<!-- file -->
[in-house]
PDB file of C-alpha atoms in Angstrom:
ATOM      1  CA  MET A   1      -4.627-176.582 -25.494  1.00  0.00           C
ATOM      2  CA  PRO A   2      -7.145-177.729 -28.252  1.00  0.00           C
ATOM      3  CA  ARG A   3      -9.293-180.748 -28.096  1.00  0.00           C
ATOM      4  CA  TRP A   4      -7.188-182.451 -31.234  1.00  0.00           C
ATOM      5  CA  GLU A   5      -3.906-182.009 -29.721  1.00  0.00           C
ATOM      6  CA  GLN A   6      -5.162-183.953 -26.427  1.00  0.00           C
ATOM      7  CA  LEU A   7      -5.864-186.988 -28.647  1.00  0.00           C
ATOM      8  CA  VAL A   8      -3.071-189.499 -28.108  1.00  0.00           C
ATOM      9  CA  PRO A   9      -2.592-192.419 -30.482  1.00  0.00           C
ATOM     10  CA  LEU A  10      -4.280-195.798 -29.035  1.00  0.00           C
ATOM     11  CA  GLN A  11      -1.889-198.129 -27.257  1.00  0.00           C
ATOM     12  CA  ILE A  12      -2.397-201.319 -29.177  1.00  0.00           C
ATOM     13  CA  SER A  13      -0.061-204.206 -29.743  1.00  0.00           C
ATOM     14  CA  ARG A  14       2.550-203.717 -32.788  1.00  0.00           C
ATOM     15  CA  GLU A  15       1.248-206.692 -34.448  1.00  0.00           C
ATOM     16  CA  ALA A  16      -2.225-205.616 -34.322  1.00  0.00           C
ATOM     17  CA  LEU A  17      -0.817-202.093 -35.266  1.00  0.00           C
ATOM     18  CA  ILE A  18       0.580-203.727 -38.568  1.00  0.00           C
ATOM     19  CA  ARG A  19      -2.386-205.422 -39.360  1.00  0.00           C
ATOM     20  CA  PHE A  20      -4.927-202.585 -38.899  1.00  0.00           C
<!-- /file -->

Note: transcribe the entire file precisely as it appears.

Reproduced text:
[in-house]
PDB file of C-alpha atoms in Angstrom:
ATOM      1  CA  MET A   1      -4.627-176.582 -25.494  1.00  0.00           C
ATOM      2  CA  PRO A   2      -7.145-177.729 -28.252  1.00  0.00           C
ATOM      3  CA  ARG A   3      -9.293-180.748 -28.096  1.00  0.00           C
ATOM      4  CA  TRP A   4      -7.188-182.451 -31.234  1.00  0.00           C
ATOM      5  CA  GLU A   5      -3.906-182.009 -29.721  1.00  0.00           C
ATOM      6  CA  GLN A   6      -5.162-183.953 -26.427  1.00  0.00           C
ATOM      7  CA  LEU A   7      -5.864-186.988 -28.647  1.00  0.00           C
ATOM      8  CA  VAL A   8      -3.071-189.499 -28.108  1.00  0.00           C
ATOM      9  CA  PRO A   9      -2.592-192.419 -30.482  1.00  0.00           C
ATOM     10  CA  LEU A  10      -4.280-195.798 -29.035  1.00  0.00           C
ATOM     11  CA  GLN A  11      -1.889-198.129 -27.257  1.00  0.00           C
ATOM     12  CA  ILE A  12      -2.397-201.319 -29.177  1.00  0.00           C
ATOM     13  CA  SER A  13      -0.061-204.206 -29.743  1.00  0.00           C
ATOM     14  CA  ARG A  14       2.550-203.717 -32.788  1.00  0.00           C
ATOM     15  CA  GLU A  15       1.248-206.692 -34.448  1.00  0.00           C
ATOM     16  CA  ALA A  16      -2.225-205.616 -34.322  1.00  0.00           C
ATOM     17  CA  LEU A  17      -0.817-202.093 -35.266  1.00  0.00           C
ATOM     18  CA  ILE A  18       0.580-203.727 -38.568  1.00  0.00           C
ATOM     19  CA  ARG A  19      -2.386-205.422 -39.360  1.00  0.00           C
ATOM     20  CA  PHE A  20      -4.927-202.585 -38.899  1.00  0.00           C